The availability of authentic ingredients and the time-consuming nature that is associated with making Japanese food have led chefs around the world to improvise with substitutes in an attempt to cut costs and make their products more accessible for the masses.
Anime has always had a strong connection to food, with many popular series and films featuring memorable and mouth-watering dishes. From ramen in "Naruto" to onigiri in "Spirited Away," anime has introduced a wide variety of dishes to fans around the world. In recent years, this fascination with anime food has even led to the creation of real-life restaurants and cafes inspired by these fictional creations.
One of the most iconic examples of anime food is the ramen featured in the "Naruto" series. This popular anime follows the adventures of a young ninja named Naruto Uzumaki, who is often depicted eating ramen as a comfort food. The popularity of "Naruto" has led to the creation of real-life Naruto-themed ramen shops, where fans can enjoy their favorite noodles in a setting inspired by the series. Naruto’s ramen of choice is a tonkotsu miso chashu ramen that consists of fish cakes, extra chashu (thinly sliced braised pork belly), menma (lacto-fermented dried bamboo shoots), and Sapporo-style noodles in a tonkotsu broth, served with sheets of nori on the side. Several shops across the world have attempted to replicate the warrior's tall order, with varying degrees of success. The availability of authentic ingredients and the time-consuming nature that is associated with making Japanese food have led chefs around the world to improvise with substitutes in an attempt to cut costs and make their products more accessible for the masses. That said, several restaurants and chefs have mastered the recipe for ramen, including those in India. The best representation of the dish in the country can be found in Naruto, Bangalore, which offers an add-on package to their tonkotsu ramen that replicates Naruto’s favorite bowl to a T.
Another popular anime that has inspired real-life food creations are the several cult classic films that are part of the Studio Ghibli stable. Ghibli films have been credited with introducing anime enthusiasts to the wide scope of Japanese cuisine, with everything from bento boxes to aji fry featured across 23 films. The films also feature a range of western fare, from decadent desserts such as chocolate cake in Kiki’s Delivery Service to breakfast classics such as eggs and bacon in Howl’s Moving Castle.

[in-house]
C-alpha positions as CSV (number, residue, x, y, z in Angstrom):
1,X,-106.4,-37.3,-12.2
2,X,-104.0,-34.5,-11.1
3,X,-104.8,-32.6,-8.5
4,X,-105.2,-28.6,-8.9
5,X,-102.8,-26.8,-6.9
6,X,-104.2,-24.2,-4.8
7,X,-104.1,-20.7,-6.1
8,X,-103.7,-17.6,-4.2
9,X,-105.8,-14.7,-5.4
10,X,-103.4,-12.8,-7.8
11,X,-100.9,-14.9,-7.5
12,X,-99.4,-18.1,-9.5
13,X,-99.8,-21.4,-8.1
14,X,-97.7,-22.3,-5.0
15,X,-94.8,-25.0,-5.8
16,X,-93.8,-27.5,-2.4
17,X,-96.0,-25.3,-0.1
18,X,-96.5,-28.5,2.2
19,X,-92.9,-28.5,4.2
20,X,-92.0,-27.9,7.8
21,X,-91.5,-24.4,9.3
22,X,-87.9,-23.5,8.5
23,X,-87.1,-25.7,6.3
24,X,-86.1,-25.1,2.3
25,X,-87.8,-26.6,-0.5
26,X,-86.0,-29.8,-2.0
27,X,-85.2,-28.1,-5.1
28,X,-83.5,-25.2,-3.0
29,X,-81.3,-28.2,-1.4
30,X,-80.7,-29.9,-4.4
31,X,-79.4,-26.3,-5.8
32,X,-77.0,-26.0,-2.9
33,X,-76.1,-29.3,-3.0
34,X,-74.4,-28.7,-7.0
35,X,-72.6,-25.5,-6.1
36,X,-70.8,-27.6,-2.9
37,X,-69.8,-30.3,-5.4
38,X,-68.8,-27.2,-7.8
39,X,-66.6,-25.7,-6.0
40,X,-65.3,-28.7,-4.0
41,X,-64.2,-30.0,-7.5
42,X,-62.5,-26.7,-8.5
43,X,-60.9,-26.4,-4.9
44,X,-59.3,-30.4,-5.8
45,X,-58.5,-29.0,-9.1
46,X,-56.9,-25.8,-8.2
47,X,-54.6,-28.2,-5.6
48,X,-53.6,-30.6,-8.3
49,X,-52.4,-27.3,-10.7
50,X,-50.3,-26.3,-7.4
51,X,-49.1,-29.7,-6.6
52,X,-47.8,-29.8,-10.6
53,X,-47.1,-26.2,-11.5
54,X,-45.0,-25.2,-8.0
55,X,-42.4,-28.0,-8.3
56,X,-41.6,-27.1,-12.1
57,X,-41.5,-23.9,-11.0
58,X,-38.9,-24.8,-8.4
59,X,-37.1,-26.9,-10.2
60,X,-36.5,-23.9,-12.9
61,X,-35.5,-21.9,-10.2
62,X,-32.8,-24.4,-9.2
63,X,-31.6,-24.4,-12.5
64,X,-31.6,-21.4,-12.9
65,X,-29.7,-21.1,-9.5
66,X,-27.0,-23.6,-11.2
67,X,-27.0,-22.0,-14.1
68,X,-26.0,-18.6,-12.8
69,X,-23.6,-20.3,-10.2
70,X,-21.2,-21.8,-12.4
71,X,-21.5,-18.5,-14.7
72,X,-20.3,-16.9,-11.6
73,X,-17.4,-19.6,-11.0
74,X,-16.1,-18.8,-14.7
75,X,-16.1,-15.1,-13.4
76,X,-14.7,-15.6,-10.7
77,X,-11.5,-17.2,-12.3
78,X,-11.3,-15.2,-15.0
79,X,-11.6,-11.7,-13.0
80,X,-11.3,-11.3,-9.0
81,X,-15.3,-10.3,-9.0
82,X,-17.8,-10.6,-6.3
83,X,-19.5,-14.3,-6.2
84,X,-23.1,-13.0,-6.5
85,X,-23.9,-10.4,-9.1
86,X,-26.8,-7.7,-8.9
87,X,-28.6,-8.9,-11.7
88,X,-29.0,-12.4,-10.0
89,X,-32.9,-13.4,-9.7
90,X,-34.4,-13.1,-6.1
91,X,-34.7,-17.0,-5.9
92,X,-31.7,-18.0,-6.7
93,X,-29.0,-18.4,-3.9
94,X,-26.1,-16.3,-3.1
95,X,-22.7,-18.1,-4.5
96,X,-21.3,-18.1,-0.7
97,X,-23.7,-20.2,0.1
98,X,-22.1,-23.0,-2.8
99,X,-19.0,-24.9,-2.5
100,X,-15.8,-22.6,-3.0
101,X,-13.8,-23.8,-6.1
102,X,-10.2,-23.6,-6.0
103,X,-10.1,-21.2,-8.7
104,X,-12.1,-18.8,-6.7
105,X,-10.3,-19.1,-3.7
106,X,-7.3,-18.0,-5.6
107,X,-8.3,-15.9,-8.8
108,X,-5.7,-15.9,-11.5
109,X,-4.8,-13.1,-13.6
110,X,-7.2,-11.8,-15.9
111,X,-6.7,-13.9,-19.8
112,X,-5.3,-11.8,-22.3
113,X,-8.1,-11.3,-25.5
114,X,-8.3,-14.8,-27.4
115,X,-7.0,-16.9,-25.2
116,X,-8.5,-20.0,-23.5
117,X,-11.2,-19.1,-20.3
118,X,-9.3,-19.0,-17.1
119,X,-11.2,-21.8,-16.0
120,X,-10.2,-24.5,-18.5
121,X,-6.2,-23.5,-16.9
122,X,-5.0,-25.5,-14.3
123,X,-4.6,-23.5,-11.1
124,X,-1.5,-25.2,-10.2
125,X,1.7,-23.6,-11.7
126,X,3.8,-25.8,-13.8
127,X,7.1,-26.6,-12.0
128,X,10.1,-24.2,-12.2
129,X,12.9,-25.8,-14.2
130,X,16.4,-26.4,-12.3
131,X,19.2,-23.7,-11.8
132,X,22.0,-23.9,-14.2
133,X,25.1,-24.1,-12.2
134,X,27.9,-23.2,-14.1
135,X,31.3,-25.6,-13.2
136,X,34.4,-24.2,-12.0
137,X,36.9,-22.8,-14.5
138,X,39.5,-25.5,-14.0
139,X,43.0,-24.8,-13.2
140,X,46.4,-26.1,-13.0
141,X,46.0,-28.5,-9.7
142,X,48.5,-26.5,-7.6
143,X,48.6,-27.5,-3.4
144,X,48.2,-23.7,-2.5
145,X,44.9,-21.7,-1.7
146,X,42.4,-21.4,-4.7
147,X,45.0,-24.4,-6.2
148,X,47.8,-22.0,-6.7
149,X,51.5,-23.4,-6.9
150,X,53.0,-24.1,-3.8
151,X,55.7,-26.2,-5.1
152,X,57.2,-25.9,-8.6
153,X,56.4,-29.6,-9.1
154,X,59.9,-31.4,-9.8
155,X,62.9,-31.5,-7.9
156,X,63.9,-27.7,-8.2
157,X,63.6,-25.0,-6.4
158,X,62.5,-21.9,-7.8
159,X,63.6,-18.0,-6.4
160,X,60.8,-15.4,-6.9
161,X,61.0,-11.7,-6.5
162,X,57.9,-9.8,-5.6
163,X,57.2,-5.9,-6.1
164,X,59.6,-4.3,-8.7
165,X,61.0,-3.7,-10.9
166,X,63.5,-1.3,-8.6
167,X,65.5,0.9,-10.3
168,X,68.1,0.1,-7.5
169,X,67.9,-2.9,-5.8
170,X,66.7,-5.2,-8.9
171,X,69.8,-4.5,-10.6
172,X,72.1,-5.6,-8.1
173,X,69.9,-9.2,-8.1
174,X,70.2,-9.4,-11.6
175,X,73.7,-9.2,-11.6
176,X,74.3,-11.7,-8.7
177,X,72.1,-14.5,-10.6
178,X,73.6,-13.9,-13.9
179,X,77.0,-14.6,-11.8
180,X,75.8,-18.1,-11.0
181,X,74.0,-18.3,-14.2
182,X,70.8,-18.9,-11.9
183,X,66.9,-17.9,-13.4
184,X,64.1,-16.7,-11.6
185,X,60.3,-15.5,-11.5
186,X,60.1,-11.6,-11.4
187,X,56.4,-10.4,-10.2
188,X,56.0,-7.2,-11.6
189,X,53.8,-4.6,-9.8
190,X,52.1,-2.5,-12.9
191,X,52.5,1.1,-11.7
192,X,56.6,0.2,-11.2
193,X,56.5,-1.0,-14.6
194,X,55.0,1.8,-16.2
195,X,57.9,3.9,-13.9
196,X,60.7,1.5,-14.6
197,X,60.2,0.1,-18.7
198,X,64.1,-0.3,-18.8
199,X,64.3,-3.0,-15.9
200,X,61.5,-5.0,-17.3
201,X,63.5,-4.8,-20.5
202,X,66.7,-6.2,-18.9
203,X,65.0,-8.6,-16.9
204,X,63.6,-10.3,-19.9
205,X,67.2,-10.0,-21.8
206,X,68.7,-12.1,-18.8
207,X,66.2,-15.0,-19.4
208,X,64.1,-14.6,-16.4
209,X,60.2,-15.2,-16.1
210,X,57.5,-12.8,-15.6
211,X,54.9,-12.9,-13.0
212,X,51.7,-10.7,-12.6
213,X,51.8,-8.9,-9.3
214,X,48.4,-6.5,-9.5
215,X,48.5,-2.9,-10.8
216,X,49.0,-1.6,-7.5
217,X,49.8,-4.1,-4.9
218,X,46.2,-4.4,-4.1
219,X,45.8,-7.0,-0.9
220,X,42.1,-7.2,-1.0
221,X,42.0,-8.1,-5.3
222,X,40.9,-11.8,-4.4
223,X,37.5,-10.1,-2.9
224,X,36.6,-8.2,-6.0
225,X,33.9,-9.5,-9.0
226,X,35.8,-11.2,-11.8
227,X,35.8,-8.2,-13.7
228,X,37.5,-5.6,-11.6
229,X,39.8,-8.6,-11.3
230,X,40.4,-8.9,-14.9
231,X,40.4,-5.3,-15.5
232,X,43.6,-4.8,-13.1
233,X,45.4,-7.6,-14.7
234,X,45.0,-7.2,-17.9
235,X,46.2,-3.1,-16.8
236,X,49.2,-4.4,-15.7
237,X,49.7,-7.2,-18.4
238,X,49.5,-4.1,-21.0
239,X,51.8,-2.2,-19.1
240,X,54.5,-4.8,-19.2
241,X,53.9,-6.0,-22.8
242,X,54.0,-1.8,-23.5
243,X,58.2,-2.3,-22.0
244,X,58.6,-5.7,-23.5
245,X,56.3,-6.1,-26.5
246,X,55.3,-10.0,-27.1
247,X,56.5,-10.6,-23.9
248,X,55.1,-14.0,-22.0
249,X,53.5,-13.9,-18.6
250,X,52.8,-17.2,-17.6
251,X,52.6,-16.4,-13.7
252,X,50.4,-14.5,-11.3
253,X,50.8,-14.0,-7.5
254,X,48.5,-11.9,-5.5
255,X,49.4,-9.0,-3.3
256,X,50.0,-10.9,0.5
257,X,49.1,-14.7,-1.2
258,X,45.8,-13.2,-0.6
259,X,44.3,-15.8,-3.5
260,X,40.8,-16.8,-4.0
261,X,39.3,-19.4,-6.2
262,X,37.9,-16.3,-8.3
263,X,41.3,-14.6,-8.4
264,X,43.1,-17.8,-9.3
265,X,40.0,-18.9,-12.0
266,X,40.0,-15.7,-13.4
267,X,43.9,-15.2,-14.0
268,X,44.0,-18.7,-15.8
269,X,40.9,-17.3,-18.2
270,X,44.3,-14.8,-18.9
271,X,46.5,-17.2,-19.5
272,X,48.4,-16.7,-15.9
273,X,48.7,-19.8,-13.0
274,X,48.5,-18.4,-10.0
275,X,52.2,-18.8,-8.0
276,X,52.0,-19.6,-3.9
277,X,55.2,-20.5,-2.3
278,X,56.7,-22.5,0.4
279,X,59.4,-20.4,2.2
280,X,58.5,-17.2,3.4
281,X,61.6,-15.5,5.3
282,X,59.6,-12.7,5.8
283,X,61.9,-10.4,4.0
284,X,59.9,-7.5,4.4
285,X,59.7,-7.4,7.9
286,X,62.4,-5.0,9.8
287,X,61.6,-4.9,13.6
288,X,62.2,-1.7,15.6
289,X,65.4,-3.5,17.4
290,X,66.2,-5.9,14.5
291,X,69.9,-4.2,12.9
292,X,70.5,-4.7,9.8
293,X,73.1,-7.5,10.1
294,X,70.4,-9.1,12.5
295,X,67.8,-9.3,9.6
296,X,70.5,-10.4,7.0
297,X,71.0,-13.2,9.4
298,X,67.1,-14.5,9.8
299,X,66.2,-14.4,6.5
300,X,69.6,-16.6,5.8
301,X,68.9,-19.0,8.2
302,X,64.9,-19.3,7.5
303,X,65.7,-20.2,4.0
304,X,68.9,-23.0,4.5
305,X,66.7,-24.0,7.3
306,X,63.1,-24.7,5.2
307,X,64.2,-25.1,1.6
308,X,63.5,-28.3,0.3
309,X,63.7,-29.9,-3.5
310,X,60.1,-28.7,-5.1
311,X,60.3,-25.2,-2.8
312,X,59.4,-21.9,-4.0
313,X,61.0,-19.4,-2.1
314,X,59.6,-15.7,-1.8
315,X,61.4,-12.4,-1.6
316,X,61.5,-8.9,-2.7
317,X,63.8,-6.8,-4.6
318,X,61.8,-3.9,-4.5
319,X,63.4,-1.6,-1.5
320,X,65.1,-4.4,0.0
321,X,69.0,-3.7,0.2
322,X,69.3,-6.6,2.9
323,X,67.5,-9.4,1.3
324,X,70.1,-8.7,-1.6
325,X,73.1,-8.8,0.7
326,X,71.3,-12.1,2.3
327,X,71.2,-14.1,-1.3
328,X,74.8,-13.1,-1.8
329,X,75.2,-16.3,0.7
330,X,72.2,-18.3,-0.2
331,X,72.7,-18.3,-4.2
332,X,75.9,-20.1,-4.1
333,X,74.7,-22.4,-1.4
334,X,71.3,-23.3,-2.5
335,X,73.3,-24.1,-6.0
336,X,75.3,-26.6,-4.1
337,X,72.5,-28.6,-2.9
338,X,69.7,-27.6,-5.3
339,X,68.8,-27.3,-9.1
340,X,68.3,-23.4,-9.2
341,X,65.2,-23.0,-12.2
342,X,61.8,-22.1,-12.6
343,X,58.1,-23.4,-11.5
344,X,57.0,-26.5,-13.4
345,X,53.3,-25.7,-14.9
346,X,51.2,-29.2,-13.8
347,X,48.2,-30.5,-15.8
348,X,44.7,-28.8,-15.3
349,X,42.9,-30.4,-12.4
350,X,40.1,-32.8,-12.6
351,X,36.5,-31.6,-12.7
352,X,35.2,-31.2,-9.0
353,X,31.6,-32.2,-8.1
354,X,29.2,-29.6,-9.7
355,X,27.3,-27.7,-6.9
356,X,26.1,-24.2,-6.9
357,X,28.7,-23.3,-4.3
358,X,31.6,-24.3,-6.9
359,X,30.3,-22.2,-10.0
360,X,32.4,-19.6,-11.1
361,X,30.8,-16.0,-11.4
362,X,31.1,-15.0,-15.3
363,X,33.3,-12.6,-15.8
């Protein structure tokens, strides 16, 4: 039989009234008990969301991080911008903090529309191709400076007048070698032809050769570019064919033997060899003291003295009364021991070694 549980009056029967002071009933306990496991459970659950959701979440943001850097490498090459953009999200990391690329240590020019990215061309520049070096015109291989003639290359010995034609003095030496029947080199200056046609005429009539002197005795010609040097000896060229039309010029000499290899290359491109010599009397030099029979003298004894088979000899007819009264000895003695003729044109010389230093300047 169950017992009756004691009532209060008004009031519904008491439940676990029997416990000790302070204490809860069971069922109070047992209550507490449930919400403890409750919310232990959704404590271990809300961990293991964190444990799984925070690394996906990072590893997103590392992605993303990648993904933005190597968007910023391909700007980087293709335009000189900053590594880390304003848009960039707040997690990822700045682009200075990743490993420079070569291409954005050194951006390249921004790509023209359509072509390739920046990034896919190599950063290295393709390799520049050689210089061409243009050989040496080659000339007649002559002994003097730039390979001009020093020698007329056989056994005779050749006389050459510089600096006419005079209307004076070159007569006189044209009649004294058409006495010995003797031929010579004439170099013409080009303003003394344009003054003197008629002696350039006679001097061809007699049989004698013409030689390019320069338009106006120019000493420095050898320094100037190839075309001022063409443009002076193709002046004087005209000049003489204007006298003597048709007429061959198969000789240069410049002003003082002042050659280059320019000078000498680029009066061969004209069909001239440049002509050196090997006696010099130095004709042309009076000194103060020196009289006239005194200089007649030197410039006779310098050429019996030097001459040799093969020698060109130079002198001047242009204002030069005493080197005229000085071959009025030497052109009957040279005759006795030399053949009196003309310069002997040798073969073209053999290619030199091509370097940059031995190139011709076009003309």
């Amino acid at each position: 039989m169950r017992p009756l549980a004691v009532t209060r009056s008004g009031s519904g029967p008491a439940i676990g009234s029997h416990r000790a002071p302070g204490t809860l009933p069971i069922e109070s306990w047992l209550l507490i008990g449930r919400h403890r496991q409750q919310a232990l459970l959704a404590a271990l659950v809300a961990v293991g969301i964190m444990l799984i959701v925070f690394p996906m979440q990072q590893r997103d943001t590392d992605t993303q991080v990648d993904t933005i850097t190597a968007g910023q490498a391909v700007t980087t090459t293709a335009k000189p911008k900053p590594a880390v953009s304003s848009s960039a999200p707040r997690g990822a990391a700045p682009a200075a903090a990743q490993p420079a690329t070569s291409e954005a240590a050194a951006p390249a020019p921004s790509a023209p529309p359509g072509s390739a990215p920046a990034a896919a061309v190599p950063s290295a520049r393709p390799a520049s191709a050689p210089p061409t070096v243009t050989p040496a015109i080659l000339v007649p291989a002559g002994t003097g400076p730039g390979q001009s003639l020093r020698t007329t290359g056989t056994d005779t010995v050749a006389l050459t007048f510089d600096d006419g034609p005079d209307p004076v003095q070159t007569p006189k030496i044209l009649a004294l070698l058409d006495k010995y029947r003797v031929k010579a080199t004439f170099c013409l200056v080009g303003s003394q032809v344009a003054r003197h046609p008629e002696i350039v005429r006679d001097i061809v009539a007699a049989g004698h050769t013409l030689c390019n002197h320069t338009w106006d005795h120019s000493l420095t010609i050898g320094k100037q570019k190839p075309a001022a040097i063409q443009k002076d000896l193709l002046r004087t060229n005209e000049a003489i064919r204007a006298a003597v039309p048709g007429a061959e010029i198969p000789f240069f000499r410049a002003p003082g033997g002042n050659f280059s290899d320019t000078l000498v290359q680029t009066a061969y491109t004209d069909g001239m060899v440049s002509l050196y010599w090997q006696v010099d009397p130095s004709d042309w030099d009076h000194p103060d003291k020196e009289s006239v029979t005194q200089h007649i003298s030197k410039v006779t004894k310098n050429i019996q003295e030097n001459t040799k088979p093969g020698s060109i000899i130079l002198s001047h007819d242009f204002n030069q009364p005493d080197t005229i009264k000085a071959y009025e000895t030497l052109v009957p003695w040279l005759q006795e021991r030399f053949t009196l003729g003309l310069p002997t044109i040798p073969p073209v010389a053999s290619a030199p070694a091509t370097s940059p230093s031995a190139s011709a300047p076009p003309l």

But it's not just specific dishes that have inspired real-life food creations—entire restaurants and cafes dedicated to anime have also popped up in recent years. These anime-themed establishments often go beyond simply offering food and drinks and instead aim to create a fully immersive experience for guests. For example, the One Piece Bar in Tokyo is a pirate-themed bar that is inspired by the popular anime series "One Piece." The bar features a variety of food and drink options inspired by the series, as well as decor and music that help to transport guests into the world of the show. The anime is the longest-running series in history and features a colorful cast of pirates who don’t play around when it comes to their liquor. The show features a bevy of both traditional Japanese and western drinks, with the pirates drinking everything from umeshu (plum wine) to Grand Mariner.
This phenomenon isn't just limited to Japan; the growth in anime viewership around the world over the last few years with the advent of new means of media consumption has led to a proportional growth in anime-related merchandise and F&B endeavors. In recent years, there has been a proliferation of anime-themed cafes and restaurants in cities like New York, Paris, and London, all of which aim to bring the world of anime to life through food and drink. Anime such as "Yakitate!" have been instrumental in the spread of the culture in cities like Paris, owing to the plot’s focus on both European-style breads and viennoiserie, often taken to comical extremes. Several foods featured on the anime have been the subject of lengthy YouTube videos by several professional and hobbyist chefs, the most famous of the lot being the 314-layer croissant that was made by the show’s protagonist and featured on the ever-popular YouTube channel, Binging with Babish.
At its heart, the fascination with anime and food is about more than just the dishes themselves—it's about the way in which these fictional creations can inspire us to explore and celebrate the rich diversity of global cuisines. Whether it's a plate of spaghetti from "Porco Rosso" or a rich bowl of ramen from Naru, the confluence of anime and food offers fans a chance to delve into new and exciting culinary experiences that they would miss out on otherwise.